Mortgage Payment of $1200 / Monthly Gross Income of $5,000 = 0.24

0.24 x 100 = 24 so your front-end ratio would be 24% 

Why does DTI matter? 

Debt-to-Income Ratio is important because it’s one of the primary ways that a lender determines how much house you can afford. Each loan program has a maximum allowed dti ratio. 

Some lenders will even place overlays on those requirements to make them even lower. It’s common for most banks to restrict their DTI maximum to 45% or less. 

Having a high debt-to-income ratio can make it harder to juggle your bills each month. When your debt payments start to eat up 50% or more of your income it makes it hard to keep up with your payments or cover unexpected expenses and emergencies. 

What debt-to-income ratio is needed to get a mortgage ?

So the next logical question is what is a good DTI ratio? If you are keeping your DTI under 45% most lenders would say you are in a good spot. However, most loan programs will allow you to carry a DTI ratio higher than that. 

FHA: FHA loans have a maximum  backend DTI ratio of 57%. However borrowers with lower credit scores may struggle to get approve with ratios over 43% 50%. 

USDA: USDA Loans have a front end DTI restriction of 29% and a backend DTI of 43%. High credit borrower may be able to go up to 45%. 

VA: VA loans don’t have a DTI restriction unlike all other programs. VA loans follow residual income requirements which measure all of the borrowers monthly expenses. While VA doesn’t impost these requirements many lender will cap your backend DTI ratio at 65% or less.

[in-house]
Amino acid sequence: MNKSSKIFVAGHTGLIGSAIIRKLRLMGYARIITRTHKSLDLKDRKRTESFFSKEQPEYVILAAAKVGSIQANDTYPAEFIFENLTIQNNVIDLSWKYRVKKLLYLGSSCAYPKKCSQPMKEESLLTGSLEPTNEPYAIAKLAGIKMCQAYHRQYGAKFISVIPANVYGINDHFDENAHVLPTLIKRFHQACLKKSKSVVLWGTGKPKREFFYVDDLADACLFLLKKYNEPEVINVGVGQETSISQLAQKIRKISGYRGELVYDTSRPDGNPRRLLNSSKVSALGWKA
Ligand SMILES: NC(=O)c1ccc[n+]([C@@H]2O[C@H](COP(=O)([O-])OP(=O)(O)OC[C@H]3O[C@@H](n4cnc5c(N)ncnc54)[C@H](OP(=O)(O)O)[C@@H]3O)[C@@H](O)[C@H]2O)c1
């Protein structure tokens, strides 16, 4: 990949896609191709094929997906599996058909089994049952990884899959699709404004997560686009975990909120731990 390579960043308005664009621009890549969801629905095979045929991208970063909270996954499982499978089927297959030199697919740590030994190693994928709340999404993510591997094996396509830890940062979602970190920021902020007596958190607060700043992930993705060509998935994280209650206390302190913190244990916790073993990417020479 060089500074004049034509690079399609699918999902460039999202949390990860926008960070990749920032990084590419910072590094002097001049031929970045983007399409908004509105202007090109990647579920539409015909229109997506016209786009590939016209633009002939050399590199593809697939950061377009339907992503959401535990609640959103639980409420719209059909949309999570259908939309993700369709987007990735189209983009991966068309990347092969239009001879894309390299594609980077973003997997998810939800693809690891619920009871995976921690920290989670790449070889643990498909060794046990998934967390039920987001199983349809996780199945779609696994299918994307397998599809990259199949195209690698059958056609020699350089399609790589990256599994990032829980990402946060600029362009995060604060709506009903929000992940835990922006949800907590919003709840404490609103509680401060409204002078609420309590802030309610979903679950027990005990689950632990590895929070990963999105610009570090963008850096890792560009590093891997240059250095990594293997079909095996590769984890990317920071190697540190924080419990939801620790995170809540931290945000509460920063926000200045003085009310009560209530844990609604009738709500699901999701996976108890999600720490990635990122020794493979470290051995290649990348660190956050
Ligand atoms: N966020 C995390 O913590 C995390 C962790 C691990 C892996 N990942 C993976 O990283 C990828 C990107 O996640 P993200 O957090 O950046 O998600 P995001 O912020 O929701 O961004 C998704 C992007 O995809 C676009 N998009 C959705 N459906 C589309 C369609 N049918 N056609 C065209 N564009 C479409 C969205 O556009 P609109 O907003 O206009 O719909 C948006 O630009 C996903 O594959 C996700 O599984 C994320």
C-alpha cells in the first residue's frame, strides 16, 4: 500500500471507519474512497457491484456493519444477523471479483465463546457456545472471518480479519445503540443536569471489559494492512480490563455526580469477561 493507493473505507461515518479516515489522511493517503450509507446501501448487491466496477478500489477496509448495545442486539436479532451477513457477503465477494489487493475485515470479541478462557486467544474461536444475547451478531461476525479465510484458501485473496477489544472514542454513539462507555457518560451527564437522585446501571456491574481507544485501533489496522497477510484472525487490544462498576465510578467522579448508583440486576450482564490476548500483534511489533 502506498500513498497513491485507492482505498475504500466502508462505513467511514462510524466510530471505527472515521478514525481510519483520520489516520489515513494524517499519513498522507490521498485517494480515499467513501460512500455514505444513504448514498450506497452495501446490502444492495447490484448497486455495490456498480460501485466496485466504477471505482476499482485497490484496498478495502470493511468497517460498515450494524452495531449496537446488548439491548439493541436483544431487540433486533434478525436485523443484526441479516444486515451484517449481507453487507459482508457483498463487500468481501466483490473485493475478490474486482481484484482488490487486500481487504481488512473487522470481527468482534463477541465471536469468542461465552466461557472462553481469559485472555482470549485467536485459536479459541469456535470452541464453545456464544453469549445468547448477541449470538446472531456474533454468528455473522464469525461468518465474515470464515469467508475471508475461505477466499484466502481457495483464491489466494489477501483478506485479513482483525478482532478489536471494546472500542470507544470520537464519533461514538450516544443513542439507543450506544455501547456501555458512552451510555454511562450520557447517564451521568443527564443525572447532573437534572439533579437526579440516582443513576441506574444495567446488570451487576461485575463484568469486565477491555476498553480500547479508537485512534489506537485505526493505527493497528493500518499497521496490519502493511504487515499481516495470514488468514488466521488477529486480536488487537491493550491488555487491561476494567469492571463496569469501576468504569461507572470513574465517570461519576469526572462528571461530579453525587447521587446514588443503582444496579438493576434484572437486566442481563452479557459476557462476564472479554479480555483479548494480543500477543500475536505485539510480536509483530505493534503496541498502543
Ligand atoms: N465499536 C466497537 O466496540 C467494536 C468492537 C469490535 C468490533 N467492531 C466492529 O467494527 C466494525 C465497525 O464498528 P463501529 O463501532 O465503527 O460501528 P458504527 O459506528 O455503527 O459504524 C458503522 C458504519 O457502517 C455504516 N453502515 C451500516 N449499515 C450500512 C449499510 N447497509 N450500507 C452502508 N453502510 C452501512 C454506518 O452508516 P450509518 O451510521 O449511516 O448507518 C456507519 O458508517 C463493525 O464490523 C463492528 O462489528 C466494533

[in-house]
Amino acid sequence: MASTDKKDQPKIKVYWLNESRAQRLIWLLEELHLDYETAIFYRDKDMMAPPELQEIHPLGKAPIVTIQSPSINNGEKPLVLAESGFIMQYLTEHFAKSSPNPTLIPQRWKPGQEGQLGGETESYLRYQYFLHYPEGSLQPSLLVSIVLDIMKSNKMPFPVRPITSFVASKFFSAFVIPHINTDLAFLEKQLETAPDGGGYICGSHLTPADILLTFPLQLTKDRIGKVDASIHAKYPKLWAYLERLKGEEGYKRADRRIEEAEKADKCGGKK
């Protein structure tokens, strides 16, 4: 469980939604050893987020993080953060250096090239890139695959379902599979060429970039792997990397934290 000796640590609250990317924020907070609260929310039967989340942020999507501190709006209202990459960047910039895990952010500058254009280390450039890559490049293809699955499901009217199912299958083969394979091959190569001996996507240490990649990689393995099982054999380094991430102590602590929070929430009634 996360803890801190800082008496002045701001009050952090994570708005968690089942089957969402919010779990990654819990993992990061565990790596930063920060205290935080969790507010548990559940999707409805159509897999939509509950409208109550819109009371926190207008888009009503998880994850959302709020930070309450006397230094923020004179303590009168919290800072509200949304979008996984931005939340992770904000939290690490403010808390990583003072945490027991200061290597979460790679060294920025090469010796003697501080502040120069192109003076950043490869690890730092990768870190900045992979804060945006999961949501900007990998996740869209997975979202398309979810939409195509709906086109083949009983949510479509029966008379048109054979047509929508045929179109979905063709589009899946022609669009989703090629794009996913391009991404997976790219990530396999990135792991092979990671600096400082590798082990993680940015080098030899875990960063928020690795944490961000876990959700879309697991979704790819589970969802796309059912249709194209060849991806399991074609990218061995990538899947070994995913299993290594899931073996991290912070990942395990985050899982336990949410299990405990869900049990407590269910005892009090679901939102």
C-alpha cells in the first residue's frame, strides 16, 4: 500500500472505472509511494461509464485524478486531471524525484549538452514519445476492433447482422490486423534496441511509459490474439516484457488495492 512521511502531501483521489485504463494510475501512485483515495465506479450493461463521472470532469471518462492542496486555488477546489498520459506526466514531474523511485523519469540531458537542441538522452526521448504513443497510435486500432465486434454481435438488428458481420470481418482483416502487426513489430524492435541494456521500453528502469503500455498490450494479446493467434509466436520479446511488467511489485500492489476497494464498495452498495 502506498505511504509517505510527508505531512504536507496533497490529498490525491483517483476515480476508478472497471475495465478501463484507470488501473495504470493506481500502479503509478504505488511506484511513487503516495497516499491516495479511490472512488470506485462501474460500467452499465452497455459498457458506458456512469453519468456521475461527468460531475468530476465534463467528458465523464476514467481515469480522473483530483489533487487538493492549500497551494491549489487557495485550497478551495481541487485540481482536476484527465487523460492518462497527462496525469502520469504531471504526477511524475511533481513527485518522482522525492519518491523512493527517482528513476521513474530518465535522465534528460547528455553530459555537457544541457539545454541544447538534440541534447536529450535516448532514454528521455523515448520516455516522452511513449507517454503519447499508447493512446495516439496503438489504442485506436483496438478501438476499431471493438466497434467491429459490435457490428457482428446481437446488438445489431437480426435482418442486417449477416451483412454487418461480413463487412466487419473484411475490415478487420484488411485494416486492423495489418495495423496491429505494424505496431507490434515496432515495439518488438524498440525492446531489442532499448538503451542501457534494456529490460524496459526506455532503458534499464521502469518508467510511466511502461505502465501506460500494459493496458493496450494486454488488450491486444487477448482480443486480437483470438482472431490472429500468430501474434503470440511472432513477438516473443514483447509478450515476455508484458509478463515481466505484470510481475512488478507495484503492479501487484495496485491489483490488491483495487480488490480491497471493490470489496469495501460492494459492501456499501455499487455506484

Conventional : Conventional loans are loans issues by Fannie Mae and Freddie Mac. The maximum allowed back-end DTI ratio for Conventional loans is under 50%. Most borrowers will need their front-end ratio to be under 36%. 

How to lower your debt-to-income ratio

Having a high DTI ratio can be frustrating because it can prevent you from purchasing a home. Here’s a few ways you can lower your DTI ratio. 

  1. Pay off Debt: The quickest way to reduce your debt-to-income ratio is to pay off debt. Reducing your monthly debt payments will go a long way in helping you to reduce your DTI. 
  1. Increase Your Income: While not the easiest thing to do, if you find yourself in a position where you can obtain a higher paying job, this can also help to lower your DT

One word of caution is that if you obtain a job earning overtime, commission, bonus or you get a side hustle or become self-employed; you’ll need a two year history before your lender can include the additional income. 

  1. Add Someone to the Loan: If you have a co borrower you can add, their income can offset debts and help to reduce your DTI.  We will need to use the co-borrowers credit history and score so keep this in mind when applying. 
  1. Consider a debt consolidation loan: If you have a decent credit score or a relationship with a local bank or credit union, a Debt Consolidation loan could work for you. 

You’ll want to add up what you need to pay off and their payments and then see what the new loan payment will be. 

As you can see your DTI plays a large role in your ability to be approved for a home loan. Your DTI is going to limit how much of a home you can afford.

 If you have a DTI under 50% you won’t be over any of our loan programs at Bayou Mortgage. If it’s between 50%-57% you may still qualify for an FHA Loan. 

About The Author

Channing Moore

Channing is the owner of Bayou Mortgage. He is passionate about empowering people through education and training to own a home. In his spare time you can catch him at church, reading a book or working on his latest project.